Daniel Lemire's blog

, 5 min read

How information technology is really built

One of my favorite stories is how Greg Linden invented the famous Amazon recommender system, after after being forbidden to do so. The story is fantastic because what Greg did is contrary to everything textbooks say about good design. You just do not bypass the chain of command! How can you meet your budget and deadline?

In college, we often tell students a story about how software and systems are built. We gather requirements, we design the system, we get a budget, and then we run the project, eventually finishing within budget and while respecting the agreed upon time frame.

This tale makes a lot of sense to people who build bridges, apparently. It not like they can afford to build three different bridge prototypes and then ask people to choose which one they prefer, after checking that all of them are structurally sound.

But software systems are different.

Consider Facebook. Everyone knows Facebook. It is a robust system. It serves 600 million users with only 2000 employees. Surely, they are excessively careful. Maybe they are, but they do not build Facebook the way we might build bridges.

Facebook relies on distributed MySQL. But don’t expect any 3 Normal Forms. No join anywhere in sight (Agarwal, 2008). No schema either: MySQL is used as a key-value store, in what is a total perversion of a relational database. Oh! And engineers are given direct access to the data: no DBA to preserve the data from the evil and careless developers.

Because they don’t appear to like formal conceptual methodologies, I expect you won’t find any entity-relationship (ER) diagram at Facebook. But then, maybe you will find them in large Fortune 100 companies? After all, that is what people like myself have been teaching for years! Yet no ER diagram was found in ten Fortune 100 companies (Brodie & Liu, 2010). And it is not because large companies have simple problems. The average Fortune 100 has ten thousand information systems, of which 90% are relational. A typical relational database has between 100 and 200 tables with dozens of attributes per table.

In a very real way, we have entered a post-methodological era as far as the design of information systems is concerned (Avison and G. Fitzgerald, 2003). The emergence of the web has coincided with the death of the dominant methods based on the analytic thought and lead to the emergence of sensemaking as a primary paradigm.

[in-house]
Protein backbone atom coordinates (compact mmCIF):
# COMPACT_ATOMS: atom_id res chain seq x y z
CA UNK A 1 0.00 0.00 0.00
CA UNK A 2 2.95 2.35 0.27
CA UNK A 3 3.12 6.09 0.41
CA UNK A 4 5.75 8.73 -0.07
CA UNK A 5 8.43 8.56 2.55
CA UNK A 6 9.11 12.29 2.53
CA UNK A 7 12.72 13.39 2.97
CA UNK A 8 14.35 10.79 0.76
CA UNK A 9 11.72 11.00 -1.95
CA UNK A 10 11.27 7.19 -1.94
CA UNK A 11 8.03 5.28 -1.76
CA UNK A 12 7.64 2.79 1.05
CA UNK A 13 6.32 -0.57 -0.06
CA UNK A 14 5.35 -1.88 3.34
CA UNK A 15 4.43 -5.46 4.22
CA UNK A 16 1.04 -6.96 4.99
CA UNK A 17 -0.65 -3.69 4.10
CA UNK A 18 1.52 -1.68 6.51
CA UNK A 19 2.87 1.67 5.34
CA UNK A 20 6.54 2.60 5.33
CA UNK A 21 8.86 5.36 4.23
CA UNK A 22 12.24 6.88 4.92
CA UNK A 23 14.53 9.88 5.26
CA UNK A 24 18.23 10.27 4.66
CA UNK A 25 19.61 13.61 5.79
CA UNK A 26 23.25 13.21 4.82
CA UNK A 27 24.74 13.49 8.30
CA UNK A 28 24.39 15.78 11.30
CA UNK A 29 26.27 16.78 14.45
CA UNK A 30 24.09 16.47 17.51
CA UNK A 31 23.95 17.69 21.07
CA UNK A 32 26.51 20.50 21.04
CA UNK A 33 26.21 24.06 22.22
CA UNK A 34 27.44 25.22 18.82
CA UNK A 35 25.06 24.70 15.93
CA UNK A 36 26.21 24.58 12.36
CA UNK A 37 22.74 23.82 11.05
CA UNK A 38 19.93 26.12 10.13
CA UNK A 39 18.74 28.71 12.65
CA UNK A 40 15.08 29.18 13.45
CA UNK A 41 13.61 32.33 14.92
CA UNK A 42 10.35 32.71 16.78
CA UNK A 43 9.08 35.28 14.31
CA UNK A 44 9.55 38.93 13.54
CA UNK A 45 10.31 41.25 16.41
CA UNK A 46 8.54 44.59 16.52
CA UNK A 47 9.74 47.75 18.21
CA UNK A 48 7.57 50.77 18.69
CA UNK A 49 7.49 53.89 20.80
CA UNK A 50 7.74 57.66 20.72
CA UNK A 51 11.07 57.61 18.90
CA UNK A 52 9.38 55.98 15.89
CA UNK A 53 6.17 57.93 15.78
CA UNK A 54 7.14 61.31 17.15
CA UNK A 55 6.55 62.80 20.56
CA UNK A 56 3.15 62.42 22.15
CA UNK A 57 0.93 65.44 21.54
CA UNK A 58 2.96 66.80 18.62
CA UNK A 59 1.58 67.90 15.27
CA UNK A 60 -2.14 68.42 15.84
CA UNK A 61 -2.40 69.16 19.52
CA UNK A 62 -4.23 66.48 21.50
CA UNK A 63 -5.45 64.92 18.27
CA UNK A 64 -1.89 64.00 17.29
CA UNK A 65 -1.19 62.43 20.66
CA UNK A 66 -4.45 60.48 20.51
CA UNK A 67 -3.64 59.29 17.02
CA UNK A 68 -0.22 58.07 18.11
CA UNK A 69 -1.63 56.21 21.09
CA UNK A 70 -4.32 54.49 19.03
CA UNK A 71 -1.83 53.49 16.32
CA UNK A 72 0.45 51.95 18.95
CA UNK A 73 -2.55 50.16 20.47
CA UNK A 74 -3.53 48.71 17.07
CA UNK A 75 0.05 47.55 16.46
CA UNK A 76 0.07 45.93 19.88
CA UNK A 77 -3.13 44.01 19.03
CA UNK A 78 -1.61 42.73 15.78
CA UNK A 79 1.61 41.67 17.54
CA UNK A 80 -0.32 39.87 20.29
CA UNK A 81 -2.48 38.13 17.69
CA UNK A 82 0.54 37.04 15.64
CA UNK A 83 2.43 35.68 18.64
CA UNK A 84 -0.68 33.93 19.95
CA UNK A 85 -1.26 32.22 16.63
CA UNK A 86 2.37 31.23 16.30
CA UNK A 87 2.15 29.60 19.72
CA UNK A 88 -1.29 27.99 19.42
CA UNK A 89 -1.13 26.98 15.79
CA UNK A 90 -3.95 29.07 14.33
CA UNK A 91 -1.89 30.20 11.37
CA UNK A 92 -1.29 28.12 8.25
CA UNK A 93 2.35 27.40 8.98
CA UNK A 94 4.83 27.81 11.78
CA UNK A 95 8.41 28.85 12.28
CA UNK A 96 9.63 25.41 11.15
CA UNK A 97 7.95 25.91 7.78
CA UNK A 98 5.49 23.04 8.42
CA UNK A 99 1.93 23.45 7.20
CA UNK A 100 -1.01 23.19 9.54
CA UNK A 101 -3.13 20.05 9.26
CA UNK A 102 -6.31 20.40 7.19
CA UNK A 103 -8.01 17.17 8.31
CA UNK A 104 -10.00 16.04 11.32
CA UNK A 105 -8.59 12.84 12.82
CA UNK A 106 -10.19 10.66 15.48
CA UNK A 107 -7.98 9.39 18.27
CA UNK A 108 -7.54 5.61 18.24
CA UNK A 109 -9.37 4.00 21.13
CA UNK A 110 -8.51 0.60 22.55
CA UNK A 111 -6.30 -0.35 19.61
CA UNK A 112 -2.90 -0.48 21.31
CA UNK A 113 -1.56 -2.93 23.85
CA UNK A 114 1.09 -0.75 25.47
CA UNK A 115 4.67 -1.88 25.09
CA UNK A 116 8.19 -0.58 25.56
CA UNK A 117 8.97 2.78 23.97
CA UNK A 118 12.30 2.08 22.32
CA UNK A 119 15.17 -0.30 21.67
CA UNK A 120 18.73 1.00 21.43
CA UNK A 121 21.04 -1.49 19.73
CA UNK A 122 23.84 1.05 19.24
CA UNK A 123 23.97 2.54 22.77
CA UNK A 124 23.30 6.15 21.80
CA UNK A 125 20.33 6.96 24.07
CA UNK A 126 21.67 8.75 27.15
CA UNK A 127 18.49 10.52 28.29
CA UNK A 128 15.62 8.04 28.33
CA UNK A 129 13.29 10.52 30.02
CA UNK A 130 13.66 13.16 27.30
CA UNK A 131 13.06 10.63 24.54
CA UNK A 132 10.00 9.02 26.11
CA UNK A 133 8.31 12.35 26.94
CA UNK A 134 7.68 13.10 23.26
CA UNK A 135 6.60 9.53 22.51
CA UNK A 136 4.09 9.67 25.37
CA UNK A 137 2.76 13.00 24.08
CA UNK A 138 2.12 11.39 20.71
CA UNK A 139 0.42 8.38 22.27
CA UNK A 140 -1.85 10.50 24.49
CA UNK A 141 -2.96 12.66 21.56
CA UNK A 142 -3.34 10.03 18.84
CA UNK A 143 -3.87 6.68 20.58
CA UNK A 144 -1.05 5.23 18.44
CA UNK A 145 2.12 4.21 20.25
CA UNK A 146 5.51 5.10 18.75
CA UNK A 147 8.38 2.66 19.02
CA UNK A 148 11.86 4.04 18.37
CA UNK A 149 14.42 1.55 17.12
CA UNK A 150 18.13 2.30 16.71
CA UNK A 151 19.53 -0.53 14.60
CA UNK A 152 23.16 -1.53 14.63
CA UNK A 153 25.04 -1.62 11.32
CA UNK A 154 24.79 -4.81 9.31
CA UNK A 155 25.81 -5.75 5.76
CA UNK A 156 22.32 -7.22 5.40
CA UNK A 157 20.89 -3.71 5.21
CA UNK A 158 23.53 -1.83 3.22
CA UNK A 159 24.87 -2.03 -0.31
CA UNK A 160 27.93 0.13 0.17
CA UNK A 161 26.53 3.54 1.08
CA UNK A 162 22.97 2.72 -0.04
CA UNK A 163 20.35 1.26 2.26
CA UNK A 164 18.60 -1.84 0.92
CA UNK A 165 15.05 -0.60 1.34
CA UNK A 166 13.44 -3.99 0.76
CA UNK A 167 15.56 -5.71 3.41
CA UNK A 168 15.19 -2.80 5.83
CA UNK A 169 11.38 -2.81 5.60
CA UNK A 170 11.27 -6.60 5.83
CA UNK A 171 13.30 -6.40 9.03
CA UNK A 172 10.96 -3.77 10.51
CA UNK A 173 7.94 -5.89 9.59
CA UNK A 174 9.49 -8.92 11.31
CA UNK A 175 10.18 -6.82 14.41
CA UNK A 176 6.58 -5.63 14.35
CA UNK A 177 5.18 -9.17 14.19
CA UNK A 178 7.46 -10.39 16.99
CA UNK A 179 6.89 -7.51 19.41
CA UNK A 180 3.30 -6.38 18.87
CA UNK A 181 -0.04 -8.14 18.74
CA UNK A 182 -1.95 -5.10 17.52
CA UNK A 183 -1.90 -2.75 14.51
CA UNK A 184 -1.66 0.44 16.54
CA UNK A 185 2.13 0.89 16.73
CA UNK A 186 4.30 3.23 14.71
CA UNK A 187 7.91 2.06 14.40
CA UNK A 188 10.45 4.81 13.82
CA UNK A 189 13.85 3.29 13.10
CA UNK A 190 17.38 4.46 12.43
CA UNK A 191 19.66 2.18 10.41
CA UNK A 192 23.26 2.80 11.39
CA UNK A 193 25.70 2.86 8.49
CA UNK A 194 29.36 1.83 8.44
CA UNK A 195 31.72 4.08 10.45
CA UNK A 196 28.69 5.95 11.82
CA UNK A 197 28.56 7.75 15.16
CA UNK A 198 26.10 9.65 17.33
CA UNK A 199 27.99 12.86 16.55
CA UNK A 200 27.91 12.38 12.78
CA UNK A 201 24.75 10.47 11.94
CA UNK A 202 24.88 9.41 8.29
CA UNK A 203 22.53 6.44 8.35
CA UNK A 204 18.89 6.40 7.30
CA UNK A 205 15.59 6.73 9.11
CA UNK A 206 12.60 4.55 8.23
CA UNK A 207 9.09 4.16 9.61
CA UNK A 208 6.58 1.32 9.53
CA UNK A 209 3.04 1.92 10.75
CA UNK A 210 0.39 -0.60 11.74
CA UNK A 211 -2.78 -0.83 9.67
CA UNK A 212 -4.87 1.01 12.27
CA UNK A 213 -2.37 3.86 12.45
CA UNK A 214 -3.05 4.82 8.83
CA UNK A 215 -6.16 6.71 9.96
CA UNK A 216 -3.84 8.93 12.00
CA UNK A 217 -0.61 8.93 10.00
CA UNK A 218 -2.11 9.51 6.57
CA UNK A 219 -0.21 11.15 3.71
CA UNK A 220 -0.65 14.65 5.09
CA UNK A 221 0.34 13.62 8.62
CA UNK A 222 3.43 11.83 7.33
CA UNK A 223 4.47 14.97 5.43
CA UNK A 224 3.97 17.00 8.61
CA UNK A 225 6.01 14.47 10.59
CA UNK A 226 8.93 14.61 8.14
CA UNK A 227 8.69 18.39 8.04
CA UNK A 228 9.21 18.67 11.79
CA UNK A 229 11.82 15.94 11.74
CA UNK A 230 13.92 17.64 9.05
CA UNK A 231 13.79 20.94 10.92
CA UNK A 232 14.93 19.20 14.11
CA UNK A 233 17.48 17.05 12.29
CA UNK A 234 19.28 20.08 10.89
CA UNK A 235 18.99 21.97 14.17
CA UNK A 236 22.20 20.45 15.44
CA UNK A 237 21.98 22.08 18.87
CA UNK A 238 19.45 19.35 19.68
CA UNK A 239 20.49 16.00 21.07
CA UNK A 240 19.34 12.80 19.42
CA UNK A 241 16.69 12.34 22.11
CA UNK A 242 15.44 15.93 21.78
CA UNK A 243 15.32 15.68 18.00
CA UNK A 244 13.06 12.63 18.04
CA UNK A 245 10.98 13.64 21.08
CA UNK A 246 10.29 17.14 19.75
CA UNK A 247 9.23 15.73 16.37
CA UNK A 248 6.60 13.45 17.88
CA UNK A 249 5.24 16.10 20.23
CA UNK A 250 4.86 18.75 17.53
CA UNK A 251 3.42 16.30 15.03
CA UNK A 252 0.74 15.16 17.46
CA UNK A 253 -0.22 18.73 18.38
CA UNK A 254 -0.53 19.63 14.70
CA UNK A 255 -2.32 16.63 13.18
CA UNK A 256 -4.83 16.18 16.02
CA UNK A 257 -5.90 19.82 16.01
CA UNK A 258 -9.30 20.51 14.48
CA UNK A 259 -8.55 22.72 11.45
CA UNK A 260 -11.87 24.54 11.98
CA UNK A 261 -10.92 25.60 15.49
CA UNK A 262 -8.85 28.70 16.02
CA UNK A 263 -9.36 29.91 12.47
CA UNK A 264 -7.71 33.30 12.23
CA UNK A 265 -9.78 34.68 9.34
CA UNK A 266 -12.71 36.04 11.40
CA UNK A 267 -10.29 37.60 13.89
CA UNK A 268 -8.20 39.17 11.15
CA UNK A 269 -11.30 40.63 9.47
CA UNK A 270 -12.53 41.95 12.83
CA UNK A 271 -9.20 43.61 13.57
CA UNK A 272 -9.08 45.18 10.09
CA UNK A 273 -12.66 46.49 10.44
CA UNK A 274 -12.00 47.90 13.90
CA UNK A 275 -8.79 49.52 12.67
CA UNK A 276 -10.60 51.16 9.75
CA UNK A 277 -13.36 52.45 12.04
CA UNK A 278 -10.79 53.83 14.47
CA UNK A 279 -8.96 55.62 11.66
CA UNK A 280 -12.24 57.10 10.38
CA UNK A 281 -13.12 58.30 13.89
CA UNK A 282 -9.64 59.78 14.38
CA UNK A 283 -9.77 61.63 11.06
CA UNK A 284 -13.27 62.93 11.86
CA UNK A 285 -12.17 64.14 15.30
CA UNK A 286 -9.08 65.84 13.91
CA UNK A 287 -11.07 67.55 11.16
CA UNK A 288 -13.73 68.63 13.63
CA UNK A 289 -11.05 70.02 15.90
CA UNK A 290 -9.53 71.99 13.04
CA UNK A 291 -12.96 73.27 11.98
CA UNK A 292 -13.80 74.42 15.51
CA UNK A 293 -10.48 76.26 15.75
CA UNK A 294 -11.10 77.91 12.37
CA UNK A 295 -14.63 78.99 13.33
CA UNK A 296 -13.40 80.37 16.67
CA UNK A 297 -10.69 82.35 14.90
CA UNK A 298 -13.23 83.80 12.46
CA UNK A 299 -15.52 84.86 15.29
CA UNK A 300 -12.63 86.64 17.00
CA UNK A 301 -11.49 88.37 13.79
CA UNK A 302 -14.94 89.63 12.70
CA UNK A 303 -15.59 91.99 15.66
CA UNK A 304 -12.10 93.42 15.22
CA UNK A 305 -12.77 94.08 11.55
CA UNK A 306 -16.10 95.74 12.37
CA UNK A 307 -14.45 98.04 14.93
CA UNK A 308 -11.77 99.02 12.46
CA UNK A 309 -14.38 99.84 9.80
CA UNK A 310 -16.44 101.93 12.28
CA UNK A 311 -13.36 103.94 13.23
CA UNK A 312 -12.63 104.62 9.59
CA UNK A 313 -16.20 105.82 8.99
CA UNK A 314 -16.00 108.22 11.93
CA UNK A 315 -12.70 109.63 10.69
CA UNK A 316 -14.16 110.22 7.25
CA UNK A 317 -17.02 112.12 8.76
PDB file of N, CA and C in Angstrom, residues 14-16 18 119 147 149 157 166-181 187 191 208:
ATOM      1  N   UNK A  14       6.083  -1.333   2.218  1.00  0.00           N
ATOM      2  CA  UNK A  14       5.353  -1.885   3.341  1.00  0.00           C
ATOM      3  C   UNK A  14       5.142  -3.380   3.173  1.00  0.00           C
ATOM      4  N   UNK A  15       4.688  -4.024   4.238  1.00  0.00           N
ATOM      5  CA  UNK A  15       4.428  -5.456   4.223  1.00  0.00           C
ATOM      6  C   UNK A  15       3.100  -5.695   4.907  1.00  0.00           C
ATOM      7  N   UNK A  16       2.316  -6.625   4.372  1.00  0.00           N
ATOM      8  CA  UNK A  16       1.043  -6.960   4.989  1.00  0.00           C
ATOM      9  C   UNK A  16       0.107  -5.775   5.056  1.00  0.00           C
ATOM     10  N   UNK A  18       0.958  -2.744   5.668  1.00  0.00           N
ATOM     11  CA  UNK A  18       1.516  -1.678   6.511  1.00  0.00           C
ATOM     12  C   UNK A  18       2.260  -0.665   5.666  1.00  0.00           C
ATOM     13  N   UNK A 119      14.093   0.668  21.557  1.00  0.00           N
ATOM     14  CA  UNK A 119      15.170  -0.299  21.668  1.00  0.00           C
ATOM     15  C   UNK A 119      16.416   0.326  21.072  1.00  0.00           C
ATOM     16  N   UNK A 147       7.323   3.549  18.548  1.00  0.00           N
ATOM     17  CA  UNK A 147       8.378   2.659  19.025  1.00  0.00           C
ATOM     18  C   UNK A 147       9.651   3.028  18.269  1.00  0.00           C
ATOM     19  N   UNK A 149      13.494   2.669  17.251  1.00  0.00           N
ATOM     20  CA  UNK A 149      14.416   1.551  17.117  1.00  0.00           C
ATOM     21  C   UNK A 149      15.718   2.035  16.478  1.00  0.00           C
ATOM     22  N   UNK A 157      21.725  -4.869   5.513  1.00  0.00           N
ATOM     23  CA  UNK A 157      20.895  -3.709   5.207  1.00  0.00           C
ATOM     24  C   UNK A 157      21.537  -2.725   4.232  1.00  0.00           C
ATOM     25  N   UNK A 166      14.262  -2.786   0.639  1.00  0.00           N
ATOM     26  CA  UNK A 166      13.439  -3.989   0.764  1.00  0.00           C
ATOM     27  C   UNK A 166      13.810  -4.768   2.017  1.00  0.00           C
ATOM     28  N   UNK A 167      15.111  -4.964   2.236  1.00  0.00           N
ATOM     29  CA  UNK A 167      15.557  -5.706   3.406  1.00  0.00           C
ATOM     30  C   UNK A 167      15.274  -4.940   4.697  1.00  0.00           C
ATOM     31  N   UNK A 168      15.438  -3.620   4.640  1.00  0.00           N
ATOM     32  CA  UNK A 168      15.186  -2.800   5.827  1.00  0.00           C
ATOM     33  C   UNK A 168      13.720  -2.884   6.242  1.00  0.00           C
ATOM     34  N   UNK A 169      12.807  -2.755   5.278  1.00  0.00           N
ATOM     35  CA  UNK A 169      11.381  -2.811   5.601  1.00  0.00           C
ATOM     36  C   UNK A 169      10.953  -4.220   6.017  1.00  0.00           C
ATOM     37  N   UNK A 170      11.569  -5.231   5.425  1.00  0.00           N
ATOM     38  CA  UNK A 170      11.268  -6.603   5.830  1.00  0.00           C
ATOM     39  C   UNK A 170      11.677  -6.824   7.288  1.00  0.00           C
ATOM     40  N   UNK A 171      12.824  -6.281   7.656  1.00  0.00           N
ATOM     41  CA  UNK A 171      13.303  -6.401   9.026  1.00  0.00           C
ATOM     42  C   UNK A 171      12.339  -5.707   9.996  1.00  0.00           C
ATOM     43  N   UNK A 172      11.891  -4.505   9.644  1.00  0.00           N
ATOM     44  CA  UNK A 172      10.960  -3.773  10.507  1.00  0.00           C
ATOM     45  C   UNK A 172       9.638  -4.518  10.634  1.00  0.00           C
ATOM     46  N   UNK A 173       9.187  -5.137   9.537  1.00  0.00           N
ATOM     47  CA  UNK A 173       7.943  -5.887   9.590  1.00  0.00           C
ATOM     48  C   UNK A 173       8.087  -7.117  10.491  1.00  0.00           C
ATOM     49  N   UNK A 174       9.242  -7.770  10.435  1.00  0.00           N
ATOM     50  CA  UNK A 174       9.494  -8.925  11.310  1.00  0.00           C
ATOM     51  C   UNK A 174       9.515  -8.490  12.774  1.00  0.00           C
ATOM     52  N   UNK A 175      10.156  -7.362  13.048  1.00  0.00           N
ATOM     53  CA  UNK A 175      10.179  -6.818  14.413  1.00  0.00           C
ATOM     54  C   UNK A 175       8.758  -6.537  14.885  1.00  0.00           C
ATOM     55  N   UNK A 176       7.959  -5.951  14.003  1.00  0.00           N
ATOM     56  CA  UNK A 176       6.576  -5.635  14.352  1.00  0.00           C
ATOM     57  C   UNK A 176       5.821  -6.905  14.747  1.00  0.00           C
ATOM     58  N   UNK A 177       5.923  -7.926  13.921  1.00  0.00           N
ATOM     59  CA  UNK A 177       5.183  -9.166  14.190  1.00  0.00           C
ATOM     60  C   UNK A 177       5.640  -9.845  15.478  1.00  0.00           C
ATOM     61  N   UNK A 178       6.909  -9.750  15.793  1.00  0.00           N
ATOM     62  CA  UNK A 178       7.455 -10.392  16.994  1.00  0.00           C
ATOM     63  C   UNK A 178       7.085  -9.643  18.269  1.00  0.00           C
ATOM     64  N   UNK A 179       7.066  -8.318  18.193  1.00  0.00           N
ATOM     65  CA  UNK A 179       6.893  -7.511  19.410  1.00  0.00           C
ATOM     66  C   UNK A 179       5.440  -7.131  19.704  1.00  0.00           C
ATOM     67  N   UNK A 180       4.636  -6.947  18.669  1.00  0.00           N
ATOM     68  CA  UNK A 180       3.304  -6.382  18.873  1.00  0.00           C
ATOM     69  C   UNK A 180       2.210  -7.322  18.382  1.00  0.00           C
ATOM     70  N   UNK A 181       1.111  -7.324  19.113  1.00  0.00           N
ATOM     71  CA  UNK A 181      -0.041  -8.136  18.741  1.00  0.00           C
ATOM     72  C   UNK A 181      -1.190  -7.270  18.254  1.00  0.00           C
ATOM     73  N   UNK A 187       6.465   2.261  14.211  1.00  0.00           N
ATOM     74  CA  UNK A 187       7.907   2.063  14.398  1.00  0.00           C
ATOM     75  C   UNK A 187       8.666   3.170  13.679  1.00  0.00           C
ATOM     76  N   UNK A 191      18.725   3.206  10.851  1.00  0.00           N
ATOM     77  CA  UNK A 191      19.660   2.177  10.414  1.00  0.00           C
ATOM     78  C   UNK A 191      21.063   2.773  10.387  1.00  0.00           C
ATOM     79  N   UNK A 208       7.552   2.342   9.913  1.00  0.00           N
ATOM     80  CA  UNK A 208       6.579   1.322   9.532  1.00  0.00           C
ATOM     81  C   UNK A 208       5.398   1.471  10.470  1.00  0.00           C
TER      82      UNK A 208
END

This is no mere coincidence. At least, two factors have precipitated the fall of the methodologies designed in the seventies:

  • The rise of the sophisticated user. These days, the average user of an information system knows just as much about how to use the systems than the employees of the information technology department. The gap between the experts and the users has fallen. Oh! The gap is only apparent: few users even understand how the web work. But they know (or think they do) what it can do and how it can work. Yet, we continue to see users as mere faceless objects for who the systems are designed (Iivari, 2010). The result? 93% of accounts are never used in enterprise business intelligence systems (Meredith and O’Donnell, 2010). Users now expect to participate in the design of their tools. For example, Twitter is famous for its hashtags which are used to mine trends, and which are the primary source of semantic metadata on Twitter. Yet did you know that they were invented by a random user, Chris Messina, in a modest tweet back in 2007? It is only after users started adopting hashtags that Twitter, the company, adopted it. Hence, Twitter is really a system which is co-designed by the users and the developers. If your design methodology cannot take this into account, it might be obsolete. Recognizing this, Facebook is not content to test new software in the abstract, using unit tests. In fact, code is tested during the deployment for user reactions. If people react badly to an upgrade, the upgrade is pulled back. In some real way, engineers must please users, not merely satisfy formal requirements representing what someone thought the users might want.
  • The exploding number of computers. According to Garner, Google had 1 million servers in 2007. Using cloud computing, any company (or any individual) can run software on thousands of servers worldwide without breaking the bank. Yet Brewer’s theorem says that, in practice, you cannot have both consistency and availability (Gilbert and Lynch, 2002). Can your design methodology deal with inconsistent data? Yet, that is what many NoSQL database systems (such as Cassandra or MongoDB) offer. Maybe you think that you will just stick with strong consistency. JPMorgan tried it and they ended up freezing $132 million and losing thousands of loan applications during a service outage (Monash, 2010). Most likely, you cannot afford to have strong consistency throughout without sacrificing availability. As they say, it is mathematically impossible. Brewer’s theorem is only the tip of the iceberg though: what works for one mainframe, does not work for thousands of computers. Not anymore than a human being is a mere collection of thousands of cells. There is a qualitative difference in how systems with thousands (or millions) of computers must be designed compared with a mainframe system. Problems like data integration are just not on your radar when you have a single database. We have moved from unicellular computers to information ecosystems. If your design methodology was conceived for mainframe computers, it is probably obsolete in 2011.

Building great systems is more art than science right now. The painter must create to understand: the true experts build systems, not diagrams. You learn all the time or you die trying. You innovate without permission or you become obsolete.

Credit: The mistakes and problems are mine, but I stole many good ideas from Antonio Badia.